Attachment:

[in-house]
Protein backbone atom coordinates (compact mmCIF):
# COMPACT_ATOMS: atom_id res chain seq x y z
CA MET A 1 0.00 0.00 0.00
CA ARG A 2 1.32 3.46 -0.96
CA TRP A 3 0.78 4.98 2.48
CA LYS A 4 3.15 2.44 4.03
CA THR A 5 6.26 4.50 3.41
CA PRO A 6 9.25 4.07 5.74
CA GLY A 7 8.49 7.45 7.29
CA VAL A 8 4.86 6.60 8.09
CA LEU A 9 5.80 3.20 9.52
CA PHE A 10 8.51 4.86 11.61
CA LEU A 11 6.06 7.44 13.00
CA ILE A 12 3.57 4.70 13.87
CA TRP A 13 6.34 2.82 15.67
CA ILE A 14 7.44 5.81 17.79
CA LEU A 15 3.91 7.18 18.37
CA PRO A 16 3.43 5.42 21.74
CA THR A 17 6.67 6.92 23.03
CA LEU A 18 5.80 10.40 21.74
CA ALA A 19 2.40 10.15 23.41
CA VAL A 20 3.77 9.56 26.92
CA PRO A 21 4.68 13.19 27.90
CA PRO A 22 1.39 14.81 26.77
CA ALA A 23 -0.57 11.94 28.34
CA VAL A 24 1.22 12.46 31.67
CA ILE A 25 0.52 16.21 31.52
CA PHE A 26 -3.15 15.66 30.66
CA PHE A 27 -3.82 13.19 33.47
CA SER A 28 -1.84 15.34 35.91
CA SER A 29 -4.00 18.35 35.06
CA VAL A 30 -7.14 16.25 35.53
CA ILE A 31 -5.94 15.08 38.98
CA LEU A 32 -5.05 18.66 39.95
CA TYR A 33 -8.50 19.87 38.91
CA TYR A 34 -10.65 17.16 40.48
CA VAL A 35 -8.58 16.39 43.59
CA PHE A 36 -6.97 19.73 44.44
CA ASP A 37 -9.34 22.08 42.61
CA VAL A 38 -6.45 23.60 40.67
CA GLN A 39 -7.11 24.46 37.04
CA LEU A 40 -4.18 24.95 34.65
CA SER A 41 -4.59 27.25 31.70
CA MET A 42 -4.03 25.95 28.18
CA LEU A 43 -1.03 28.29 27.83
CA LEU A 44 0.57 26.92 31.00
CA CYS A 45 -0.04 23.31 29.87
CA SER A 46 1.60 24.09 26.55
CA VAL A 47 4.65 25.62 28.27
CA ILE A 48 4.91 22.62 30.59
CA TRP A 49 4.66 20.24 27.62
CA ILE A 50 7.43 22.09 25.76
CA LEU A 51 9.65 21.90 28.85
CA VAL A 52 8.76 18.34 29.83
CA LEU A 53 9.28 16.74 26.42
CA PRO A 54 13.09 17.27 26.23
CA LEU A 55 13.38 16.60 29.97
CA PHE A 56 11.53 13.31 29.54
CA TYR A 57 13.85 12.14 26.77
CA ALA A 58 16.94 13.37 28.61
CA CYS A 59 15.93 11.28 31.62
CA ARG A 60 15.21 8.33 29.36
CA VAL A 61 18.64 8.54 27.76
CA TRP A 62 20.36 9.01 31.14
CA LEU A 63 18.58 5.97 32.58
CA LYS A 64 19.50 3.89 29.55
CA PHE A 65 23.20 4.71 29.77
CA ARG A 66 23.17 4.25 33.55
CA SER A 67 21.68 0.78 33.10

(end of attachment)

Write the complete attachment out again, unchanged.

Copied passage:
[in-house]
Protein backbone atom coordinates (compact mmCIF):
# COMPACT_ATOMS: atom_id res chain seq x y z
CA MET A 1 0.00 0.00 0.00
CA ARG A 2 1.32 3.46 -0.96
CA TRP A 3 0.78 4.98 2.48
CA LYS A 4 3.15 2.44 4.03
CA THR A 5 6.26 4.50 3.41
CA PRO A 6 9.25 4.07 5.74
CA GLY A 7 8.49 7.45 7.29
CA VAL A 8 4.86 6.60 8.09
CA LEU A 9 5.80 3.20 9.52
CA PHE A 10 8.51 4.86 11.61
CA LEU A 11 6.06 7.44 13.00
CA ILE A 12 3.57 4.70 13.87
CA TRP A 13 6.34 2.82 15.67
CA ILE A 14 7.44 5.81 17.79
CA LEU A 15 3.91 7.18 18.37
CA PRO A 16 3.43 5.42 21.74
CA THR A 17 6.67 6.92 23.03
CA LEU A 18 5.80 10.40 21.74
CA ALA A 19 2.40 10.15 23.41
CA VAL A 20 3.77 9.56 26.92
CA PRO A 21 4.68 13.19 27.90
CA PRO A 22 1.39 14.81 26.77
CA ALA A 23 -0.57 11.94 28.34
CA VAL A 24 1.22 12.46 31.67
CA ILE A 25 0.52 16.21 31.52
CA PHE A 26 -3.15 15.66 30.66
CA PHE A 27 -3.82 13.19 33.47
CA SER A 28 -1.84 15.34 35.91
CA SER A 29 -4.00 18.35 35.06
CA VAL A 30 -7.14 16.25 35.53
CA ILE A 31 -5.94 15.08 38.98
CA LEU A 32 -5.05 18.66 39.95
CA TYR A 33 -8.50 19.87 38.91
CA TYR A 34 -10.65 17.16 40.48
CA VAL A 35 -8.58 16.39 43.59
CA PHE A 36 -6.97 19.73 44.44
CA ASP A 37 -9.34 22.08 42.61
CA VAL A 38 -6.45 23.60 40.67
CA GLN A 39 -7.11 24.46 37.04
CA LEU A 40 -4.18 24.95 34.65
CA SER A 41 -4.59 27.25 31.70
CA MET A 42 -4.03 25.95 28.18
CA LEU A 43 -1.03 28.29 27.83
CA LEU A 44 0.57 26.92 31.00
CA CYS A 45 -0.04 23.31 29.87
CA SER A 46 1.60 24.09 26.55
CA VAL A 47 4.65 25.62 28.27
CA ILE A 48 4.91 22.62 30.59
CA TRP A 49 4.66 20.24 27.62
CA ILE A 50 7.43 22.09 25.76
CA LEU A 51 9.65 21.90 28.85
CA VAL A 52 8.76 18.34 29.83
CA LEU A 53 9.28 16.74 26.42
CA PRO A 54 13.09 17.27 26.23
CA LEU A 55 13.38 16.60 29.97
CA PHE A 56 11.53 13.31 29.54
CA TYR A 57 13.85 12.14 26.77
CA ALA A 58 16.94 13.37 28.61
CA CYS A 59 15.93 11.28 31.62
CA ARG A 60 15.21 8.33 29.36
CA VAL A 61 18.64 8.54 27.76
CA TRP A 62 20.36 9.01 31.14
CA LEU A 63 18.58 5.97 32.58
CA LYS A 64 19.50 3.89 29.55
CA PHE A 65 23.20 4.71 29.77
CA ARG A 66 23.17 4.25 33.55
CA SER A 67 21.68 0.78 33.10